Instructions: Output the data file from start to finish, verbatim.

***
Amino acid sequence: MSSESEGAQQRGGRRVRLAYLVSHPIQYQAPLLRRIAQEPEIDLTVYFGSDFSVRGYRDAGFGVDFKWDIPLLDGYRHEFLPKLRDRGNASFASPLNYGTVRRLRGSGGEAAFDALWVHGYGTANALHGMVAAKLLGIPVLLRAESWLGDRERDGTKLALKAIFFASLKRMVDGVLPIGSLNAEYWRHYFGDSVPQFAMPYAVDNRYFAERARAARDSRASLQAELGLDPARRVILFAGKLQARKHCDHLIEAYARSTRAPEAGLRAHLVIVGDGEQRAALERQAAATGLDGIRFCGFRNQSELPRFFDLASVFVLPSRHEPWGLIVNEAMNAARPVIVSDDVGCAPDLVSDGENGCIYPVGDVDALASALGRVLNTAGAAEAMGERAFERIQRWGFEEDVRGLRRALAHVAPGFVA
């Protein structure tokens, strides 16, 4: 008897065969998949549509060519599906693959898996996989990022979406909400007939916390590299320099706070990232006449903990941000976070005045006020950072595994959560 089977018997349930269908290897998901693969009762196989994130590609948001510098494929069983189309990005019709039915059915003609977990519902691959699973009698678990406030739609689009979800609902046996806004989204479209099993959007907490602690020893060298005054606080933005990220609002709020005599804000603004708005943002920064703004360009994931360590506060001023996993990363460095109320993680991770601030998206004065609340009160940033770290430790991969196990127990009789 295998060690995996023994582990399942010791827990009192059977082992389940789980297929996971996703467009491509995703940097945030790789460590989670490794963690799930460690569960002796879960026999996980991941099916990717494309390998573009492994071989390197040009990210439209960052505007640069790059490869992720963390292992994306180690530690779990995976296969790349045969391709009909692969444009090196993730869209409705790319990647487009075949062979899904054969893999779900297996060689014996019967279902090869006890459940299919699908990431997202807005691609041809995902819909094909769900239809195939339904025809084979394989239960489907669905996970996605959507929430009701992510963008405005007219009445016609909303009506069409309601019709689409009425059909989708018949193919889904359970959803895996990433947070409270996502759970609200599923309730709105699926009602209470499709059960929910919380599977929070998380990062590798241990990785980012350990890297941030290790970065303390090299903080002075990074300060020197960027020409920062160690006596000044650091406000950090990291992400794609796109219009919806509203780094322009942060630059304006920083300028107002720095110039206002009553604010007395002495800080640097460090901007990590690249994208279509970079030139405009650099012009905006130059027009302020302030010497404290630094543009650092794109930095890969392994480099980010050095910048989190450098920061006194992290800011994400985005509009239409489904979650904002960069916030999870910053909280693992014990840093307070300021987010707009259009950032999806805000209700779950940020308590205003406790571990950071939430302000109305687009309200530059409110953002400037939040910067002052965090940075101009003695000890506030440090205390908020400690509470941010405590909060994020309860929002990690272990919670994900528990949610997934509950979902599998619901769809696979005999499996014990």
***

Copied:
Amino acid sequence: MSSESEGAQQRGGRRVRLAYLVSHPIQYQAPLLRRIAQEPEIDLTVYFGSDFSVRGYRDAGFGVDFKWDIPLLDGYRHEFLPKLRDRGNASFASPLNYGTVRRLRGSGGEAAFDALWVHGYGTANALHGMVAAKLLGIPVLLRAESWLGDRERDGTKLALKAIFFASLKRMVDGVLPIGSLNAEYWRHYFGDSVPQFAMPYAVDNRYFAERARAARDSRASLQAELGLDPARRVILFAGKLQARKHCDHLIEAYARSTRAPEAGLRAHLVIVGDGEQRAALERQAAATGLDGIRFCGFRNQSELPRFFDLASVFVLPSRHEPWGLIVNEAMNAARPVIVSDDVGCAPDLVSDGENGCIYPVGDVDALASALGRVLNTAGAAEAMGERAFERIQRWGFEEDVRGLRRALAHVAPGFVA
């Protein structure tokens, strides 16, 4: 008897065969998949549509060519599906693959898996996989990022979406909400007939916390590299320099706070990232006449903990941000976070005045006020950072595994959560 089977018997349930269908290897998901693969009762196989994130590609948001510098494929069983189309990005019709039915059915003609977990519902691959699973009698678990406030739609689009979800609902046996806004989204479209099993959007907490602690020893060298005054606080933005990220609002709020005599804000603004708005943002920064703004360009994931360590506060001023996993990363460095109320993680991770601030998206004065609340009160940033770290430790991969196990127990009789 295998060690995996023994582990399942010791827990009192059977082992389940789980297929996971996703467009491509995703940097945030790789460590989670490794963690799930460690569960002796879960026999996980991941099916990717494309390998573009492994071989390197040009990210439209960052505007640069790059490869992720963390292992994306180690530690779990995976296969790349045969391709009909692969444009090196993730869209409705790319990647487009075949062979899904054969893999779900297996060689014996019967279902090869006890459940299919699908990431997202807005691609041809995902819909094909769900239809195939339904025809084979394989239960489907669905996970996605959507929430009701992510963008405005007219009445016609909303009506069409309601019709689409009425059909989708018949193919889904359970959803895996990433947070409270996502759970609200599923309730709105699926009602209470499709059960929910919380599977929070998380990062590798241990990785980012350990890297941030290790970065303390090299903080002075990074300060020197960027020409920062160690006596000044650091406000950090990291992400794609796109219009919806509203780094322009942060630059304006920083300028107002720095110039206002009553604010007395002495800080640097460090901007990590690249994208279509970079030139405009650099012009905006130059027009302020302030010497404290630094543009650092794109930095890969392994480099980010050095910048989190450098920061006194992290800011994400985005509009239409489904979650904002960069916030999870910053909280693992014990840093307070300021987010707009259009950032999806805000209700779950940020308590205003406790571990950071939430302000109305687009309200530059409110953002400037939040910067002052965090940075101009003695000890506030440090205390908020400690509470941010405590909060994020309860929002990690272990919670994900528990949610997934509950979902599998619901769809696979005999499996014990």